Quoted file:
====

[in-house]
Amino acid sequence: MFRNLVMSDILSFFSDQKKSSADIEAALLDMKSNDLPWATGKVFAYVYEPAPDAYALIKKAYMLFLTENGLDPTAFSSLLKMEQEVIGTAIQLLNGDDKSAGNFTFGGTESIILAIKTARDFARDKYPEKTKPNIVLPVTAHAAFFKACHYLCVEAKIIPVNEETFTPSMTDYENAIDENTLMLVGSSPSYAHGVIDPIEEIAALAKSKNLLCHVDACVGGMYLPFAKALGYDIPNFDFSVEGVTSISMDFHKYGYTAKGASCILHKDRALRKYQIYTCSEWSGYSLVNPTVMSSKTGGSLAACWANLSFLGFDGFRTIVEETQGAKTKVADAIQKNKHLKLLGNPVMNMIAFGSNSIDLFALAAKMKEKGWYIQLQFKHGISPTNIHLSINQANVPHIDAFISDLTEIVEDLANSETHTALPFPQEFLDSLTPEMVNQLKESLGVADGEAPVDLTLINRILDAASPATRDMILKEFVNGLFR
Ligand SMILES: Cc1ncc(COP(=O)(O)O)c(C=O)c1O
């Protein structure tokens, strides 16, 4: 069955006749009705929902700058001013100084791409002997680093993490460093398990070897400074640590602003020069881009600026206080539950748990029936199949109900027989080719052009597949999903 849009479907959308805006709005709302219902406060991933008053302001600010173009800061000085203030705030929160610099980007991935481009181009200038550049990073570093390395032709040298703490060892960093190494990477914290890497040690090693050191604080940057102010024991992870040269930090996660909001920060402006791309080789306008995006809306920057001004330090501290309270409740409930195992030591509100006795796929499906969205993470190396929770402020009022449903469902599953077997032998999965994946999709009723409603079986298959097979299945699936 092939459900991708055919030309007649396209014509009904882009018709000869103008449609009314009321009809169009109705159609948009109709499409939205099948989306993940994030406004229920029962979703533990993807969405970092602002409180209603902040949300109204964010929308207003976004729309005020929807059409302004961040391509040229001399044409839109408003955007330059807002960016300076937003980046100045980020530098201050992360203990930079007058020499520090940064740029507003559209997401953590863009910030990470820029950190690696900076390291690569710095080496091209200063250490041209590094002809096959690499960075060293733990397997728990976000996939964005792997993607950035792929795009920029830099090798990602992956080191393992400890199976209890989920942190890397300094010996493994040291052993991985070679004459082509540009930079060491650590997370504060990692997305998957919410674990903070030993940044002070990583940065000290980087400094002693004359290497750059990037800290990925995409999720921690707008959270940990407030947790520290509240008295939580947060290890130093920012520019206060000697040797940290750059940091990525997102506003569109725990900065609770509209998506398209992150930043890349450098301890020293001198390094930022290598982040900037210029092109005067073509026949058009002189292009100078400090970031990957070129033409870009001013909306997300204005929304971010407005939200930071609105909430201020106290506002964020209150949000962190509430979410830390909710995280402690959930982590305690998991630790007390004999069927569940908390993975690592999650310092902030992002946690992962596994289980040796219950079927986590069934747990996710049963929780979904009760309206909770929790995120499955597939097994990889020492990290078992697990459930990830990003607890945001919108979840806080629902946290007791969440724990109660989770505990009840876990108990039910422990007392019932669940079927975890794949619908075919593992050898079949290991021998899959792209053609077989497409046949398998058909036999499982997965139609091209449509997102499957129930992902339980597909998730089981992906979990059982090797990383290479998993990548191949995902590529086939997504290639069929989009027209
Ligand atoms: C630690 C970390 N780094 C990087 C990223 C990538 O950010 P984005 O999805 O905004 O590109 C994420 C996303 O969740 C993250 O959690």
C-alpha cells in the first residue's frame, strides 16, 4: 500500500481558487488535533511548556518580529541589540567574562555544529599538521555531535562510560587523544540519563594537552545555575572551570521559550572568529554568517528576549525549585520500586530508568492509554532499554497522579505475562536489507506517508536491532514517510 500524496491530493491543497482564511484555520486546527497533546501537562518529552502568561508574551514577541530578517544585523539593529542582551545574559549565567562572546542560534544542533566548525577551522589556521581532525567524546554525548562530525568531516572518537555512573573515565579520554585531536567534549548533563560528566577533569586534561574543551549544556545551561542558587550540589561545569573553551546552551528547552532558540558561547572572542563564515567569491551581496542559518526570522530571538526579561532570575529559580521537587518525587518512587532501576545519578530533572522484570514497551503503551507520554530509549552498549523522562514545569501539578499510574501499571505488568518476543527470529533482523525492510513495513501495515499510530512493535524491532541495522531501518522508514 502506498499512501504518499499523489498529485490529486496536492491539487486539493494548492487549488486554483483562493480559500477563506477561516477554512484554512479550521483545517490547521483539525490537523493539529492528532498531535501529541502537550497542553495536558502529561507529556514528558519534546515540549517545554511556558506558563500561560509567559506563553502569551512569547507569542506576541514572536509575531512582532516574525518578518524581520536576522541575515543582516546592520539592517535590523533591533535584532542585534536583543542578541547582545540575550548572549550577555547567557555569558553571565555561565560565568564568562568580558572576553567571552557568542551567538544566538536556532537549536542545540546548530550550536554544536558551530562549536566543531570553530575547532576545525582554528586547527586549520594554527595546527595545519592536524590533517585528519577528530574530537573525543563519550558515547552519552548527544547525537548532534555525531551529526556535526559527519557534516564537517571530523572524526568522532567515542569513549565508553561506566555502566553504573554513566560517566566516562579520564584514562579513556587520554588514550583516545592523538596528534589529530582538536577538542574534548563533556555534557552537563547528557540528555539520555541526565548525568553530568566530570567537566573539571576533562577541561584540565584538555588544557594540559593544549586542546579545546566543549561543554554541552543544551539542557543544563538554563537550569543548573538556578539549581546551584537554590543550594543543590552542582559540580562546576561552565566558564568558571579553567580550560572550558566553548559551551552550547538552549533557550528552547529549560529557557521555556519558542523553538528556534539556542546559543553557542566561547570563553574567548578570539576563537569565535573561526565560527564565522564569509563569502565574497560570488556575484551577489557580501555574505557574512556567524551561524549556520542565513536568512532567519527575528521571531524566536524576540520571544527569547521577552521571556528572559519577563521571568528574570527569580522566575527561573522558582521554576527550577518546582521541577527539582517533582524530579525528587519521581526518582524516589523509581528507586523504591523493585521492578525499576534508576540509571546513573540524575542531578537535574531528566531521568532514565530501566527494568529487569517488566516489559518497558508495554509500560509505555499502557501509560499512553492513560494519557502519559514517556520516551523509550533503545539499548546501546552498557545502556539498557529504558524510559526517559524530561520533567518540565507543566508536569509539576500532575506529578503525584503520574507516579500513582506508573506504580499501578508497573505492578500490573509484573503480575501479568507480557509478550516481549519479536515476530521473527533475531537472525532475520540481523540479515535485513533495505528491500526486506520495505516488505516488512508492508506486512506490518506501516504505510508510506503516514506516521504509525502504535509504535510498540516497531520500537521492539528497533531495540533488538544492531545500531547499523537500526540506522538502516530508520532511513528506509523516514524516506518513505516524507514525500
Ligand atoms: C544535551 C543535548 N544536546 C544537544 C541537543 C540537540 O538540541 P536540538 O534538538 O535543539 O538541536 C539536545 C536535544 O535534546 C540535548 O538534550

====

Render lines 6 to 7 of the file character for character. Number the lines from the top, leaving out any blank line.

C-alpha cells in the first residue's frame, strides 16, 4: 500500500481558487488535533511548556518580529541589540567574562555544529599538521555531535562510560587523544540519563594537552545555575572551570521559550572568529554568517528576549525549585520500586530508568492509554532499554497522579505475562536489507506517508536491532514517510 500524496491530493491543497482564511484555520486546527497533546501537562518529552502568561508574551514577541530578517544585523539593529542582551545574559549565567562572546542560534544542533566548525577551522589556521581532525567524546554525548562530525568531516572518537555512573573515565579520554585531536567534549548533563560528566577533569586534561574543551549544556545551561542558587550540589561545569573553551546552551528547552532558540558561547572572542563564515567569491551581496542559518526570522530571538526579561532570575529559580521537587518525587518512587532501576545519578530533572522484570514497551503503551507520554530509549552498549523522562514545569501539578499510574501499571505488568518476543527470529533482523525492510513495513501495515499510530512493535524491532541495522531501518522508514 502506498499512501504518499499523489498529485490529486496536492491539487486539493494548492487549488486554483483562493480559500477563506477561516477554512484554512479550521483545517490547521483539525490537523493539529492528532498531535501529541502537550497542553495536558502529561507529556514528558519534546515540549517545554511556558506558563500561560509567559506563553502569551512569547507569542506576541514572536509575531512582532516574525518578518524581520536576522541575515543582516546592520539592517535590523533591533535584532542585534536583543542578541547582545540575550548572549550577555547567557555569558553571565555561565560565568564568562568580558572576553567571552557568542551567538544566538536556532537549536542545540546548530550550536554544536558551530562549536566543531570553530575547532576545525582554528586547527586549520594554527595546527595545519592536524590533517585528519577528530574530537573525543563519550558515547552519552548527544547525537548532534555525531551529526556535526559527519557534516564537517571530523572524526568522532567515542569513549565508553561506566555502566553504573554513566560517566566516562579520564584514562579513556587520554588514550583516545592523538596528534589529530582538536577538542574534548563533556555534557552537563547528557540528555539520555541526565548525568553530568566530570567537566573539571576533562577541561584540565584538555588544557594540559593544549586542546579545546566543549561543554554541552543544551539542557543544563538554563537550569543548573538556578539549581546551584537554590543550594543543590552542582559540580562546576561552565566558564568558571579553567580550560572550558566553548559551551552550547538552549533557550528552547529549560529557557521555556519558542523553538528556534539556542546559543553557542566561547570563553574567548578570539576563537569565535573561526565560527564565522564569509563569502565574497560570488556575484551577489557580501555574505557574512556567524551561524549556520542565513536568512532567519527575528521571531524566536524576540520571544527569547521577552521571556528572559519577563521571568528574570527569580522566575527561573522558582521554576527550577518546582521541577527539582517533582524530579525528587519521581526518582524516589523509581528507586523504591523493585521492578525499576534508576540509571546513573540524575542531578537535574531528566531521568532514565530501566527494568529487569517488566516489559518497558508495554509500560509505555499502557501509560499512553492513560494519557502519559514517556520516551523509550533503545539499548546501546552498557545502556539498557529504558524510559526517559524530561520533567518540565507543566508536569509539576500532575506529578503525584503520574507516579500513582506508573506504580499501578508497573505492578500490573509484573503480575501479568507480557509478550516481549519479536515476530521473527533475531537472525532475520540481523540479515535485513533495505528491500526486506520495505516488505516488512508492508506486512506490518506501516504505510508510506503516514506516521504509525502504535509504535510498540516497531520500537521492539528497533531495540533488538544492531545500531547499523537500526540506522538502516530508520532511513528506509523516514524516506518513505516524507514525500
Ligand atoms: C544535551 C543535548 N544536546 C544537544 C541537543 C540537540 O538540541 P536540538 O534538538 O535543539 O538541536 C539536545 C536535544 O535534546 C540535548 O538534550